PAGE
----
As the Omicron variant of COVID-19 spreads over the world, the UN health agency stated on Tuesday that more has to be done to ensure that all countries obtain life-saving coronavirus vaccines as soon as possible.
The news comes as a top World Health Organization (WHO) epidemiologist reiterated the agency’s message that countries could not “boost” their way out of the pandemic since the Omicron form was propagating so “intensely,” much like the Delta variant.
During a scheduled press meeting in Geneva before the holiday season, the WHO announced that 128 countries have discovered Omicron.
Dr. Abdi Mahamud, a WHO epidemiologist, believes that there is yet insufficient data to say if the Omicron variety is less harmful than other coronavirus variants.
He pointed out that hospitalization rates in London, which has been affected quite hard by rising COVID-19 infections, are roughly 20% lower now than they were in 2020 when vaccines were available.
An increasing number of studies, according to the WHO epidemiologist, appear to suggest that the Omicron form affects mostly the upper respiratory tract, causing milder symptoms.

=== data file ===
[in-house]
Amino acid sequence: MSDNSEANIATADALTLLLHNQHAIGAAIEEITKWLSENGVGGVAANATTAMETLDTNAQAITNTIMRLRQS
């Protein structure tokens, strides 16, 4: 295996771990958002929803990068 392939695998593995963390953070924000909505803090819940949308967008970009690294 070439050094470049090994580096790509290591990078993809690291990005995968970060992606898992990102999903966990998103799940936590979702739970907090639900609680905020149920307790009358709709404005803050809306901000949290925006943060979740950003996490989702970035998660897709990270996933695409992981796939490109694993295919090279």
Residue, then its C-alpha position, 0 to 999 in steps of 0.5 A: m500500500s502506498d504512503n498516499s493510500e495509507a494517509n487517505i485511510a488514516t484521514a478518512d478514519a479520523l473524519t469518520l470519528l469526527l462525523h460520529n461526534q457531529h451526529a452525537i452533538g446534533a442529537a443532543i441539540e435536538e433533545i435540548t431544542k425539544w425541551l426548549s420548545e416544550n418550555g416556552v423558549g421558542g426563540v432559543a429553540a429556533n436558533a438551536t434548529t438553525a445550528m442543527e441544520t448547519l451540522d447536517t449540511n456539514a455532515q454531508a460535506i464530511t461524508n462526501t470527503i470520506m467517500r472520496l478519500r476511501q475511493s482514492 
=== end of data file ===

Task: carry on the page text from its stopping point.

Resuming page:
Other strains have an effect on the lungs and can cause serious pneumonia, but further research is needed to back up this Omicron assessment.
The challenge has been vaccination of the most vulnerable populations, rather than the vaccine itself.
The virus replicates in an overcrowded, poorly ventilated, and unvaccinated environment without this level of vaccine protection. These kinds of environments are favorable for COVID-19 to mutate.
The WHO’s appeal for vaccination equity isn’t new, and it comes as many wealthier countries consider giving their citizens a fourth coronavirus shot.
Before Christmas, WHO Director-General Tedros Adhanom Ghebreyesus warned that blanket booster programs will likely extend the pandemic by diverting supplies to countries with high vaccine coverage, allowing the virus to spread and mutate more freely.
The WHO director-general emphasized the importance of assisting nations in vaccinating 40% of their populations as soon as possible, and 70% by the middle of 2022.